shown in Fig. 2, a three-step extraction process is employed to isolate mfps (Hwang
et al. 2010a). Mussel feet are first dissected to obtain the phenol glands which
contain DOPA-rich proteins. First, extraction is done by homogenizing the phenol
glands in 5 v/v% acetic acid with protease inhibitors (leupeptin and pepstatin).
Then, the homogenates are centrifuged and the supernatant (S1) contains mfp-1,
mfp-2, and mfp-6. After removing the supernatant, the pellet (P1) is homogenized
in 5 v/v% acetic acid with 8 M urea for the second extraction. The supernatant (S2)
from the second extraction contains crude mfp-3, which is precipitated by 30%
ammonium sulfate (AS) in the final supernatant (S3). The pellet (P2) undergoes the

Fig. 2 Selective isolation of mussel adhesive proteins from mussel feet, adapted from (Hwang
et al. 2010a). P pellet and S supernatant
5 Comparison of Natural Extraction and Recombinant Mussel … 119

third extraction in 5 v/v% acetic acid with 4 M guanidine hydrochloride. After


centrifuging the homogenates, the supernatant (S4) is treated with 30 w/v%
ammonium sulfate. Dialysis of the supernatant against dilute perchloric acid after
AS precipitation results in pellets (P4) containing mfp-5, while mfp-4 remains in
supernatant (S6).
There are a few patents disclosing methods on natural extraction of mfps. In a
patent filed by Bio Polymer Products (Qvist 2002), mussel feet were treated in
acetic acid at a concentration of 1–10% (preferably 5%). The mixture is then
homogenized, and the collected supernatant is added with salts at a high concen-
tration (preferably 10 w/v%). After cooling for hours, mfps precipitated and thus
isolated. The mfp precipitates can be further purified by re-dissolving in 5 v/v%
acetic acid, leaving unwanted proteins in solid form. The mfp-rich supernatant can
be further processed by adding 15 v/v% perchloric acid to precipitate contaminant
proteins. The recovered mfp-rich supernatant can be further purified by precipi-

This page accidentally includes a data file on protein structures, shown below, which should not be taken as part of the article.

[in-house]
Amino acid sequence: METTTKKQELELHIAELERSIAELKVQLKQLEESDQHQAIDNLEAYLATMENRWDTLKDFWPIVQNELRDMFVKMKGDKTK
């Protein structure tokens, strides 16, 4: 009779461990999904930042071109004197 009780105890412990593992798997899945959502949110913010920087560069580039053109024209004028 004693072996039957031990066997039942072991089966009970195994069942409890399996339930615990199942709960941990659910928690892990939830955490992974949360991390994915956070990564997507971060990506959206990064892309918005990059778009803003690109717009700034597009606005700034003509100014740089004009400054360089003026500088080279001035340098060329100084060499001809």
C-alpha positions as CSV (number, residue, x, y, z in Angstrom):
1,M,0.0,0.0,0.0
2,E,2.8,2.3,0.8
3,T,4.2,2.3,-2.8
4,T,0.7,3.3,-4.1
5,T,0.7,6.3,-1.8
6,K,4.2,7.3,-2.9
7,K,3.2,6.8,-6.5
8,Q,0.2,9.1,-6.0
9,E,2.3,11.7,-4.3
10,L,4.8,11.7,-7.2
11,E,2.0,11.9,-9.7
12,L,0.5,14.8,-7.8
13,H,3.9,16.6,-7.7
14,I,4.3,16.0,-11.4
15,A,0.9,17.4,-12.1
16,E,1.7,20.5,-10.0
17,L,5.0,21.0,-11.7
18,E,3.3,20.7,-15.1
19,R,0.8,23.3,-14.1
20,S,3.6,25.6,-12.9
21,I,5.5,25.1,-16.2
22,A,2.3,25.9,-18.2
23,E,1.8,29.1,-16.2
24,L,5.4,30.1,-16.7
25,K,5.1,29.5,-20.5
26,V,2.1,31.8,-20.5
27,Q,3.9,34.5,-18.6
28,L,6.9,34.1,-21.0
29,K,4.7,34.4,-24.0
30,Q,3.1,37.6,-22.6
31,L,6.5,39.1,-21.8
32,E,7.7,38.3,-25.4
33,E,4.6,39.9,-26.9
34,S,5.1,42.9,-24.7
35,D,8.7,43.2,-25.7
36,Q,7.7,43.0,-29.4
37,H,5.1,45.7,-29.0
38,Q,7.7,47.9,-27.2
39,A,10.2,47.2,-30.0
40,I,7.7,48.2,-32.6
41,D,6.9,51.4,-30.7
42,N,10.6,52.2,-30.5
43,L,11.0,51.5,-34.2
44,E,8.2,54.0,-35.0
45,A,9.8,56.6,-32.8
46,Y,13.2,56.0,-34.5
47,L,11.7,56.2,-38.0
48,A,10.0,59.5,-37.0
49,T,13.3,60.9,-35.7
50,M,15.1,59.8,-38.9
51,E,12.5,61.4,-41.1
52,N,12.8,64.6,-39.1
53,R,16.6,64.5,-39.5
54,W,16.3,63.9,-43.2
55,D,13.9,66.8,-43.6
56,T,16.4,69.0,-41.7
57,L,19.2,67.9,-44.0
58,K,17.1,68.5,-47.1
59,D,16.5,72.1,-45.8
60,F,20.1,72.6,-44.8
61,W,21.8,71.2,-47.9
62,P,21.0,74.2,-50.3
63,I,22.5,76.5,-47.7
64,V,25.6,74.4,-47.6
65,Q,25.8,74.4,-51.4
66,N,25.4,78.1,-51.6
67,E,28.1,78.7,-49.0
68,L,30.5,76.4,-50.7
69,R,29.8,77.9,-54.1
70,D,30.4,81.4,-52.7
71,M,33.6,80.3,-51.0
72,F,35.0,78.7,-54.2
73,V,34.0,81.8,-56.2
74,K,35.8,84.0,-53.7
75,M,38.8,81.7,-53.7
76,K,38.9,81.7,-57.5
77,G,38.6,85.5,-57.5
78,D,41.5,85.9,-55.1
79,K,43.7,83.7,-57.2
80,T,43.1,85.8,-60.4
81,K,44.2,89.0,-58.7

tating mfps with the addition of acetone in an acidic solution overnight.
The choice of extraction buffer is a key consideration in order to produce soluble
mfp, avoid auto-oxidation of DOPA, and selectively isolate the target mfp. The
most common extraction buffer is 5 v/v% of acetic acid in the presence of 8 M urea
(Wei et al. 2014; Zhao et al. 2006). The nature of amino acid residues present in the
protein determines the working pH under which the target protein is soluble. In
general, mfps have basic pIs, ranging from pH 8 to pH 11. The abundance of
cationic residues (*20 mol%) in DOPA-rich mfps contributes to this basic pI (Lee
et al. 2011). The low pH (*pH 3) of 5 v/v% acetic acid prevents DOPA residues
from auto-oxidizing. However, if working at a basic pH is unavoidable, borate
which complexes DOPA or an antioxidant such as ascorbate should be added into
the extraction buffer (Waite 1995). A basic borate buffer has been used to extract
Dreissena polymorpha foot protein (Dpfp) because of the unusual acidic pI
(pI = 5.3–6.5) of Dpfp-1 and Dpfp-2 (Gantayet et al. 2013).
Additives such as chaotropic agents are often needed in an extraction buffer. For
example, urea or guanidine hydrochloride is commonly added to extract proteins
that have a lower solubility. The three-step extraction presented in Fig. 2 starts with
an extraction buffer without chaotropic agent to isolate highly soluble mfps.
Subsequently, adding urea and guanidine in the second and third extractions sol-
ubilizes more hydrophobic mfps. Reducing agents such as 2-mercaptoethanol are
also added to break disulfide bonds in mfps, while protease inhibitors such as
phenylmethylsulfonyl fluoride (PMSF) prevents protein degradation (Pardo et al.
1990). Addition of perchloric acid or organic solvents such as acetone precipitates
unwanted materials from the mfp extracts (Pardo et al. 1990).

4.3 Purification of mfps Using Chromatography

Purification and polishing are necessary to achieve a high purity in natural


extraction methods, and the most common technique for purifying mfps is liquid
120 J.J. Castillo et al.

chromatography. Gel filtration chromatography has been used to separate mefp-1


and mefp-2 (Waite 1995). Extracts from 30 g of mussel feet were loaded on a
3  100 cm column of Sephadex G-200. Mefp-1, which is larger than mefp-2,